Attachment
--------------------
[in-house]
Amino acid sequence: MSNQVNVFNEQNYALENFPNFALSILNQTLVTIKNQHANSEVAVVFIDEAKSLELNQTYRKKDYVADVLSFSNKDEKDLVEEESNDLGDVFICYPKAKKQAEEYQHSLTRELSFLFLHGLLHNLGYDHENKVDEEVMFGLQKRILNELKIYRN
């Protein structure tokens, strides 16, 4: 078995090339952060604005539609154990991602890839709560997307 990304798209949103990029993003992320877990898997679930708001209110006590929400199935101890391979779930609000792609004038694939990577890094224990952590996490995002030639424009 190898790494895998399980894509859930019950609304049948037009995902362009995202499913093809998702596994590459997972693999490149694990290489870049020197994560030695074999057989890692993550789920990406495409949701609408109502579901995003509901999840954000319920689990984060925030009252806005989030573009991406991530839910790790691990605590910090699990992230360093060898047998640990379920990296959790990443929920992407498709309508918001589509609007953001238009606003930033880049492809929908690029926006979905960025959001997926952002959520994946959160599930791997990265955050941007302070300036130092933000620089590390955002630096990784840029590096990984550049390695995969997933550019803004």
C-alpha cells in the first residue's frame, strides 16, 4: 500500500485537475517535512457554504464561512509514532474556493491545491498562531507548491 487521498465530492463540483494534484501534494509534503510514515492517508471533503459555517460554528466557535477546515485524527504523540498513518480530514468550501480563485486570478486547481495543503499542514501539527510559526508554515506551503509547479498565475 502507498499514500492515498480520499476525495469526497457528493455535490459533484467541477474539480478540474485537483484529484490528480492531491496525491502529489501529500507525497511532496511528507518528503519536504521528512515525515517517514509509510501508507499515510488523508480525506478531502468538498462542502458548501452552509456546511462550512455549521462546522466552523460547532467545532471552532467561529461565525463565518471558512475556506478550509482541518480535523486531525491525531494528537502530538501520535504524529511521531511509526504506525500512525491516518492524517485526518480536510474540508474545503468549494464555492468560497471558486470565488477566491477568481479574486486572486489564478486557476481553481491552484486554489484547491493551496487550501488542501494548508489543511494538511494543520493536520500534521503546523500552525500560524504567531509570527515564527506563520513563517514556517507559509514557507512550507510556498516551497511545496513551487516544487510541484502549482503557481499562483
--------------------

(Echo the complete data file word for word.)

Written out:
[in-house]
Amino acid sequence: MSNQVNVFNEQNYALENFPNFALSILNQTLVTIKNQHANSEVAVVFIDEAKSLELNQTYRKKDYVADVLSFSNKDEKDLVEEESNDLGDVFICYPKAKKQAEEYQHSLTRELSFLFLHGLLHNLGYDHENKVDEEVMFGLQKRILNELKIYRN
């Protein structure tokens, strides 16, 4: 078995090339952060604005539609154990991602890839709560997307 990304798209949103990029993003992320877990898997679930708001209110006590929400199935101890391979779930609000792609004038694939990577890094224990952590996490995002030639424009 190898790494895998399980894509859930019950609304049948037009995902362009995202499913093809998702596994590459997972693999490149694990290489870049020197994560030695074999057989890692993550789920990406495409949701609408109502579901995003509901999840954000319920689990984060925030009252806005989030573009991406991530839910790790691990605590910090699990992230360093060898047998640990379920990296959790990443929920992407498709309508918001589509609007953001238009606003930033880049492809929908690029926006979905960025959001997926952002959520994946959160599930791997990265955050941007302070300036130092933000620089590390955002630096990784840029590096990984550049390695995969997933550019803004």
C-alpha cells in the first residue's frame, strides 16, 4: 500500500485537475517535512457554504464561512509514532474556493491545491498562531507548491 487521498465530492463540483494534484501534494509534503510514515492517508471533503459555517460554528466557535477546515485524527504523540498513518480530514468550501480563485486570478486547481495543503499542514501539527510559526508554515506551503509547479498565475 502507498499514500492515498480520499476525495469526497457528493455535490459533484467541477474539480478540474485537483484529484490528480492531491496525491502529489501529500507525497511532496511528507518528503519536504521528512515525515517517514509509510501508507499515510488523508480525506478531502468538498462542502458548501452552509456546511462550512455549521462546522466552523460547532467545532471552532467561529461565525463565518471558512475556506478550509482541518480535523486531525491525531494528537502530538501520535504524529511521531511509526504506525500512525491516518492524517485526518480536510474540508474545503468549494464555492468560497471558486470565488477566491477568481479574486486572486489564478486557476481553481491552484486554489484547491493551496487550501488542501494548508489543511494538511494543520493536520500534521503546523500552525500560524504567531509570527515564527506563520513563517514556517507559509514557507512550507510556498516551497511545496513551487516544487510541484502549482503557481499562483